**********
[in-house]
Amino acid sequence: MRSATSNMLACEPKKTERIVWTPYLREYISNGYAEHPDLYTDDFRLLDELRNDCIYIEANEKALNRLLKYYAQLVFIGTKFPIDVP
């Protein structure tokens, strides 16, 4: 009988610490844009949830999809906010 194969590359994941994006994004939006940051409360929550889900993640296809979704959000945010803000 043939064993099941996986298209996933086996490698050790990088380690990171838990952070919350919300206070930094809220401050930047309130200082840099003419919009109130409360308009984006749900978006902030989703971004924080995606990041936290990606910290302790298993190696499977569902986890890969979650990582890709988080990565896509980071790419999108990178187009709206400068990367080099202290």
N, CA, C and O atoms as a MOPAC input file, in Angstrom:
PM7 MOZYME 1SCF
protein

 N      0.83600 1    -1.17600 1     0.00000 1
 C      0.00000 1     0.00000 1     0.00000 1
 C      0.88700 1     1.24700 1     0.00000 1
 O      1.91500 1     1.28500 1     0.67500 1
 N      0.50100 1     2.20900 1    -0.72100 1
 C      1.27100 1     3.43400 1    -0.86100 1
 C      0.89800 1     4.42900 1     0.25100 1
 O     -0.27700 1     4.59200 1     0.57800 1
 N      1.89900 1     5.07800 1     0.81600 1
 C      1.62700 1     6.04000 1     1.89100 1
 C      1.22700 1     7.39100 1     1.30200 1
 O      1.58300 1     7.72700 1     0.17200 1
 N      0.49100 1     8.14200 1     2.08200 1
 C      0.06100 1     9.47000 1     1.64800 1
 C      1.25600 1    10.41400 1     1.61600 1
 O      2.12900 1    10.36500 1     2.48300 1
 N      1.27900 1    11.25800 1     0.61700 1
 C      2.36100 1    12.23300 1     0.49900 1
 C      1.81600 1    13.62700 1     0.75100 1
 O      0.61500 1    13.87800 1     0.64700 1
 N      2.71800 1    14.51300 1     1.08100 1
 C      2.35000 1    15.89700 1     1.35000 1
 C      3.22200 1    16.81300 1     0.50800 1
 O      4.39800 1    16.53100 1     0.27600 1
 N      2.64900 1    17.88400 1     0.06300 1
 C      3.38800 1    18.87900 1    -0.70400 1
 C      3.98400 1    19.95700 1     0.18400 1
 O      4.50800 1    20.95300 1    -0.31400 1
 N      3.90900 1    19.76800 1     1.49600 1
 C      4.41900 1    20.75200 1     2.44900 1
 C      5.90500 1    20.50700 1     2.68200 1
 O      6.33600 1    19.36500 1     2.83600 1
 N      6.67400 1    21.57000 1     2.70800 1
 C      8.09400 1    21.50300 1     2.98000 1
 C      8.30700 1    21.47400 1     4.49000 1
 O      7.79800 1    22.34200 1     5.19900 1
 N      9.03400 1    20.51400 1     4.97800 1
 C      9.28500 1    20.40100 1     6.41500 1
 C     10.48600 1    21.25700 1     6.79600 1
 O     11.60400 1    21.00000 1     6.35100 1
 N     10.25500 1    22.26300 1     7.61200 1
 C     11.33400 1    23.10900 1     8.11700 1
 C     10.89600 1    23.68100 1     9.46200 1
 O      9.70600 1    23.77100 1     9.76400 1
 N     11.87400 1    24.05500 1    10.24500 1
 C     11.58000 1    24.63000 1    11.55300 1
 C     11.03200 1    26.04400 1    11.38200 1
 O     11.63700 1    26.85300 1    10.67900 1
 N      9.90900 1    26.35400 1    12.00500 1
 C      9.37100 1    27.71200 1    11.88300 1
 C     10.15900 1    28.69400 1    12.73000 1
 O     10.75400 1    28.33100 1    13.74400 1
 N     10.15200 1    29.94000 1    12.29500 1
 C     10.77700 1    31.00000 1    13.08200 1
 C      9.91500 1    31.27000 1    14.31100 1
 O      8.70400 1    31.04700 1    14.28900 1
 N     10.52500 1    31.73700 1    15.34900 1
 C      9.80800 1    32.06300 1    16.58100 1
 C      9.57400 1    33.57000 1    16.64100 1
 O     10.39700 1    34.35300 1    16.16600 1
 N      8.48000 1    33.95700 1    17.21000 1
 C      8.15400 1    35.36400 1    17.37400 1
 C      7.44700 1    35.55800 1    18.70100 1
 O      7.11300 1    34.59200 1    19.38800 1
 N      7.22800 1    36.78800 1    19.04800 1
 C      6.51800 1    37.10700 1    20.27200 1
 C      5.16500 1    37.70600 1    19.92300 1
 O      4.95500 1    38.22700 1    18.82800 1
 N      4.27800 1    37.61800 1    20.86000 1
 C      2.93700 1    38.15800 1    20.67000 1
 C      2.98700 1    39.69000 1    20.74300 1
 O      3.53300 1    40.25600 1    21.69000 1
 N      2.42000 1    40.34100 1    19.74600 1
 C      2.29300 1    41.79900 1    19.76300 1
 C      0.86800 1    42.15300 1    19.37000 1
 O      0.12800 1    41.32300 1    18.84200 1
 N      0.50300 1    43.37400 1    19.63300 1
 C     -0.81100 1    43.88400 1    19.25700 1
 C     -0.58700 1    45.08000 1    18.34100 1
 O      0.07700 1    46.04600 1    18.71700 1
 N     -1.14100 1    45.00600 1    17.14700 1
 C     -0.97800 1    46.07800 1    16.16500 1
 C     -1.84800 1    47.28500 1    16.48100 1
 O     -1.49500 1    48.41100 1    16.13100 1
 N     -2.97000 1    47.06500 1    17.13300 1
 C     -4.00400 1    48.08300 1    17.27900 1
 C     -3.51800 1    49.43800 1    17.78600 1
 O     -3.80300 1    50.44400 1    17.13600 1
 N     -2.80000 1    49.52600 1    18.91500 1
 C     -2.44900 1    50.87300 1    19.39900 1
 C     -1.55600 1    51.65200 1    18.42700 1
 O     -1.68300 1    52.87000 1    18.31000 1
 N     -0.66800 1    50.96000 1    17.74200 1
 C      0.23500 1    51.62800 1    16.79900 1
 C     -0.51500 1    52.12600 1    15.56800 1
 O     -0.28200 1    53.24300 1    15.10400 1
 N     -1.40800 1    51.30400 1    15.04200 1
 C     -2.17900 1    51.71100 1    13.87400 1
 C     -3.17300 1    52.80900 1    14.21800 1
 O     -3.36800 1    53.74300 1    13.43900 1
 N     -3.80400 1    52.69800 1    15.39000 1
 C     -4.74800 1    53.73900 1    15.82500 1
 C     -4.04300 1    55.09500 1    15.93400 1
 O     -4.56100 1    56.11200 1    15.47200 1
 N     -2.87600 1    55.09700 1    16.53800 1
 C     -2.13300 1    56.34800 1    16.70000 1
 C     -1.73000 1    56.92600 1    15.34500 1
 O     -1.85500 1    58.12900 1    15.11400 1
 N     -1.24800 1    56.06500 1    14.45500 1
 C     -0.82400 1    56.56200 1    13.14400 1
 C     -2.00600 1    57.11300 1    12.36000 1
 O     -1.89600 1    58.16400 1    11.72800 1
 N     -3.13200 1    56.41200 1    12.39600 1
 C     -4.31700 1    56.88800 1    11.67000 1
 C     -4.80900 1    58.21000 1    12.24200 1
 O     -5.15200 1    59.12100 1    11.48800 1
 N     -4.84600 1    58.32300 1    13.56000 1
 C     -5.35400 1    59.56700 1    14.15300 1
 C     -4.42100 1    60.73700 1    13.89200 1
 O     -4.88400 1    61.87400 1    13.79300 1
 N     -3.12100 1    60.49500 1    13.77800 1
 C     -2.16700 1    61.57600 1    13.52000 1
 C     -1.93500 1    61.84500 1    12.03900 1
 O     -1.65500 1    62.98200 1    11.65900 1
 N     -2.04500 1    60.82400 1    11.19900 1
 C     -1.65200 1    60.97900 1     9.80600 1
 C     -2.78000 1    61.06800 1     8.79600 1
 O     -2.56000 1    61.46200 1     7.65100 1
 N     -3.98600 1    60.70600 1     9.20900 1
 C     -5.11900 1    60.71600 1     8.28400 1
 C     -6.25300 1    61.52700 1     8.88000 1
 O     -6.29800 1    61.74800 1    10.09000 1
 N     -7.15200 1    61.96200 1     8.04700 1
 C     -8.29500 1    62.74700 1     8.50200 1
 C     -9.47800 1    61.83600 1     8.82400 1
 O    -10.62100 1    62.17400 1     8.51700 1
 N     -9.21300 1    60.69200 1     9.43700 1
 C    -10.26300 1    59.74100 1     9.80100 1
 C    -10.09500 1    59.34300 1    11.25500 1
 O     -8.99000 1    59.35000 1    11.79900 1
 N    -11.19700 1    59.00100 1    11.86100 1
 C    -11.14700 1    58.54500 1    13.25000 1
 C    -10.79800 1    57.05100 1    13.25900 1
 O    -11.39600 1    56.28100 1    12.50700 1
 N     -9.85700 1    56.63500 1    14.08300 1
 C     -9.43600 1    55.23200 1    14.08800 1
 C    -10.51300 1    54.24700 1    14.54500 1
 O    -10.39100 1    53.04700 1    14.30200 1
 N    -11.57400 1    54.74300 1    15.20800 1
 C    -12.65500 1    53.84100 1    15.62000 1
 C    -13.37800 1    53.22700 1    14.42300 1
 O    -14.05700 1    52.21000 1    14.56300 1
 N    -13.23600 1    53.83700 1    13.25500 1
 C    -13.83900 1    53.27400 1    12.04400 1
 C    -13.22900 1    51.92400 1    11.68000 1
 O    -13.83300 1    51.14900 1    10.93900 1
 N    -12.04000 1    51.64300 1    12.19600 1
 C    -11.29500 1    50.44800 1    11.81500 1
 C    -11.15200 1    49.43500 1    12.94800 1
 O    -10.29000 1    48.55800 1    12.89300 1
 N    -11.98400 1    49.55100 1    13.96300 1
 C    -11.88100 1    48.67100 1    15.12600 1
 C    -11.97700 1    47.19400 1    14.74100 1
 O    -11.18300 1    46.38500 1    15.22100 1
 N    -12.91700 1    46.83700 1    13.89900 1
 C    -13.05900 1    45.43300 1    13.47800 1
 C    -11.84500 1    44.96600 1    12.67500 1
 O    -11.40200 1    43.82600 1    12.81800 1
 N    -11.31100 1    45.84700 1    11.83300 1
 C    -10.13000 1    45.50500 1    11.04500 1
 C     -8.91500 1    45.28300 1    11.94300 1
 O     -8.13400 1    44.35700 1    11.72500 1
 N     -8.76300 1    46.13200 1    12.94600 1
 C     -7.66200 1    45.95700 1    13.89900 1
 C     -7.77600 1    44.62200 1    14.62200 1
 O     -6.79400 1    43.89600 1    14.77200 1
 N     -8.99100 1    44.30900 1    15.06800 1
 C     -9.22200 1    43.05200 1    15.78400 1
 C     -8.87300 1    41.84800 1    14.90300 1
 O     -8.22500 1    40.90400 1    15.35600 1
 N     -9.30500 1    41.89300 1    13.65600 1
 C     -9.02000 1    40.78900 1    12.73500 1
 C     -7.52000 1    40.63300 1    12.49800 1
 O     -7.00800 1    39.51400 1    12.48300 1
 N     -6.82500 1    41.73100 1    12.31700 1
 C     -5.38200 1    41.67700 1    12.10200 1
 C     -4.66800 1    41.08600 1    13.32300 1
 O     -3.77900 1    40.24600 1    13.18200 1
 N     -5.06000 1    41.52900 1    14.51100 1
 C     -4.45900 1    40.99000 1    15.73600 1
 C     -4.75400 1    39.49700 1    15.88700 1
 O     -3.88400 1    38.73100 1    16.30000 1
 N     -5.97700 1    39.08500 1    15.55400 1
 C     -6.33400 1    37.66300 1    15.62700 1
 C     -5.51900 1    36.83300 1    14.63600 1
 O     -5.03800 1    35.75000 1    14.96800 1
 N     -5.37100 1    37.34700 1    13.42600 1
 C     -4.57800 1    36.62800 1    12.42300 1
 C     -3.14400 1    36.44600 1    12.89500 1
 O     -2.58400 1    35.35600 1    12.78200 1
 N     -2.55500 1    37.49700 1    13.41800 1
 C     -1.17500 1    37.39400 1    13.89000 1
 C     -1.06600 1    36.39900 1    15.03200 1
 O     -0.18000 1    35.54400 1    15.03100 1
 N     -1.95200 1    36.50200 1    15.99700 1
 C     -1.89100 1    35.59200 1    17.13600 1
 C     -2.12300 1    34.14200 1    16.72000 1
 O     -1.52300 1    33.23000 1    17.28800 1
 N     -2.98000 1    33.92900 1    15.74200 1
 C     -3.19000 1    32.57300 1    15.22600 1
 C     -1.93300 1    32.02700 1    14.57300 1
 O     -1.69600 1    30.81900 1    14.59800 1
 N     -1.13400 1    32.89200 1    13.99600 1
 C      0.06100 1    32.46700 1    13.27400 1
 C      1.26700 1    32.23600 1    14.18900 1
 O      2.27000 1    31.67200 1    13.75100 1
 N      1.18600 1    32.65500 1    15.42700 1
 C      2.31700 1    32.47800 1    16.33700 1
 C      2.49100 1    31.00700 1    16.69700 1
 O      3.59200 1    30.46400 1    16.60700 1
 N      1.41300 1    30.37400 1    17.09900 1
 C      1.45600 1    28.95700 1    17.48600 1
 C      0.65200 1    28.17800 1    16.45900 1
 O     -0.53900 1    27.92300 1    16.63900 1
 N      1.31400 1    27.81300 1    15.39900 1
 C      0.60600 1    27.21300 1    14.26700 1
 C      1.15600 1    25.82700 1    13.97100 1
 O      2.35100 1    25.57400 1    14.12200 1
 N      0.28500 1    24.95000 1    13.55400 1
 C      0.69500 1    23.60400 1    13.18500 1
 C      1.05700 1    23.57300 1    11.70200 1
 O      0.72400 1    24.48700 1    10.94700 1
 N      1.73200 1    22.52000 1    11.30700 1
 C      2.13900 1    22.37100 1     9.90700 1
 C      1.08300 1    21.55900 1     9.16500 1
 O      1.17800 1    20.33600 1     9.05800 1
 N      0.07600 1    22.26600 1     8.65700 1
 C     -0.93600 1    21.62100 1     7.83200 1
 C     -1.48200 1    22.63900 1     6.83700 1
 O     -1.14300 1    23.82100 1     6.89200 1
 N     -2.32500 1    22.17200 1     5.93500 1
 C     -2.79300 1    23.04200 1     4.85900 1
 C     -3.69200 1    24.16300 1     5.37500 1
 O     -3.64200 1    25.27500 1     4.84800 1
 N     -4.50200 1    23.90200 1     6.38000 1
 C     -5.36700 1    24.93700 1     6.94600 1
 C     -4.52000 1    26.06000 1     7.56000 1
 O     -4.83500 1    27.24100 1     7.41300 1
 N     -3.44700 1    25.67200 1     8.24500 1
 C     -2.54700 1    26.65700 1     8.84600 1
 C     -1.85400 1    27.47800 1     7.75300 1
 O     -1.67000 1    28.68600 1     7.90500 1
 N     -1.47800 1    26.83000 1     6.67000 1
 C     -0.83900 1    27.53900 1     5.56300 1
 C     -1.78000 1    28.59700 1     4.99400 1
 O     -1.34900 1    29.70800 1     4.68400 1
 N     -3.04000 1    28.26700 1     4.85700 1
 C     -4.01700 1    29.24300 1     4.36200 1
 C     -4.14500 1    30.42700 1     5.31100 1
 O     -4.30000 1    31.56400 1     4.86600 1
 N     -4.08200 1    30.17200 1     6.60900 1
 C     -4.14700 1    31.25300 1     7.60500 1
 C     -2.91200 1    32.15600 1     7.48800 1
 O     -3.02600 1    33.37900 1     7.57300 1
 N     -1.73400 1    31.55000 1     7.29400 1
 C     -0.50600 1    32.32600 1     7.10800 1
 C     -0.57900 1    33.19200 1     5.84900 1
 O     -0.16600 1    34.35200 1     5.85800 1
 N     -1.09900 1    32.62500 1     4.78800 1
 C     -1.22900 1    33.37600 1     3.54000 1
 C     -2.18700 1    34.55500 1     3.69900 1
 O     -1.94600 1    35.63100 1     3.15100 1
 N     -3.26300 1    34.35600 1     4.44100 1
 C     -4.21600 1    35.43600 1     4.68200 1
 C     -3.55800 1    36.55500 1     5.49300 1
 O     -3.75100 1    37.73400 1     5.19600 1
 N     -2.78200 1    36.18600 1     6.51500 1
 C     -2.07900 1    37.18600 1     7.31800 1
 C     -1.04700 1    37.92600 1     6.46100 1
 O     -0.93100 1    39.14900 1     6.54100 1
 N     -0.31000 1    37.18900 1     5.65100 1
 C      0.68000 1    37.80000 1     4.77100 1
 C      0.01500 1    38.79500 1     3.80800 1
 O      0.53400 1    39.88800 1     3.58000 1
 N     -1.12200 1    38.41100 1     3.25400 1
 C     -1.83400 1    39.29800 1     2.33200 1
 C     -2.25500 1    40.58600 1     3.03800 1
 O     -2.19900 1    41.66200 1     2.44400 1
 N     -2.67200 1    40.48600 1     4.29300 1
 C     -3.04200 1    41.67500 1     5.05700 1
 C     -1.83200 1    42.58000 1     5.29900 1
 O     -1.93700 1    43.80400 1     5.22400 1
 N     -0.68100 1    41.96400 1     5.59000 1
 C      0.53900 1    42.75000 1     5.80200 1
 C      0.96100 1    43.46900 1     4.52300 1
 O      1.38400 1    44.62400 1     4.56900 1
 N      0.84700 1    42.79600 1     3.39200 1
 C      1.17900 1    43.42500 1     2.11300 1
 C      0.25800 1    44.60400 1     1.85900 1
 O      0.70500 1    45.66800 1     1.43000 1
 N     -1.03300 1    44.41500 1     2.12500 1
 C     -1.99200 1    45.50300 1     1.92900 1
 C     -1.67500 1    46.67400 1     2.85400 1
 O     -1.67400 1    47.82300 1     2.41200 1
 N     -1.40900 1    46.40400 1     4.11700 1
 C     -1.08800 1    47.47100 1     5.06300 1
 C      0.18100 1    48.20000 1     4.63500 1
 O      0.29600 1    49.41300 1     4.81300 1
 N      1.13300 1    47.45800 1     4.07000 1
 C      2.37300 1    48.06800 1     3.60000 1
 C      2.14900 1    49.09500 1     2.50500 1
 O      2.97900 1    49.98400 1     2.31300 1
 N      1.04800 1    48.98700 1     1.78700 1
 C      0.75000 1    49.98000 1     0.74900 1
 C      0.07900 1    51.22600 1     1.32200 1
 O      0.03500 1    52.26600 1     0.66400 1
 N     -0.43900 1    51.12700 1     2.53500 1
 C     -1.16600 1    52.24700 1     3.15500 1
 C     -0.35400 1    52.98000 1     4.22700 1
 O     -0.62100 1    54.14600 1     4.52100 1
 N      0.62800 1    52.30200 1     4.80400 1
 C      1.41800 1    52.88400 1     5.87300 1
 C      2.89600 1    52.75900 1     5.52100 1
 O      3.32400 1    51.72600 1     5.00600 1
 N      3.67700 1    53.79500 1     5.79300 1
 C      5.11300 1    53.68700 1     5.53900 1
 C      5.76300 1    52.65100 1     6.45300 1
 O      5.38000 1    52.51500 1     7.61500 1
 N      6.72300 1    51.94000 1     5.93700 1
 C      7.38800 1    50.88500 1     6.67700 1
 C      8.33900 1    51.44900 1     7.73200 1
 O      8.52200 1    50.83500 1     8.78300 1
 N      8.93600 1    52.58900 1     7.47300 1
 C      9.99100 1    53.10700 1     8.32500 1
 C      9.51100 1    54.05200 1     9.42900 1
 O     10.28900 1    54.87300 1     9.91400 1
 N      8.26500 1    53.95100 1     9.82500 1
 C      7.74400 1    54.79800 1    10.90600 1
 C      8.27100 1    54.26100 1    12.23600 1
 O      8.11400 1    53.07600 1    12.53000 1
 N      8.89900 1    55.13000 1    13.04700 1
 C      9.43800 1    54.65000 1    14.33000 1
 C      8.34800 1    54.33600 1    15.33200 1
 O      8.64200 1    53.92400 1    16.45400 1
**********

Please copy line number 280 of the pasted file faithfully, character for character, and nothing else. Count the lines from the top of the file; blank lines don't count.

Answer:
 C     -4.21600 1    35.43600 1     4.68200 1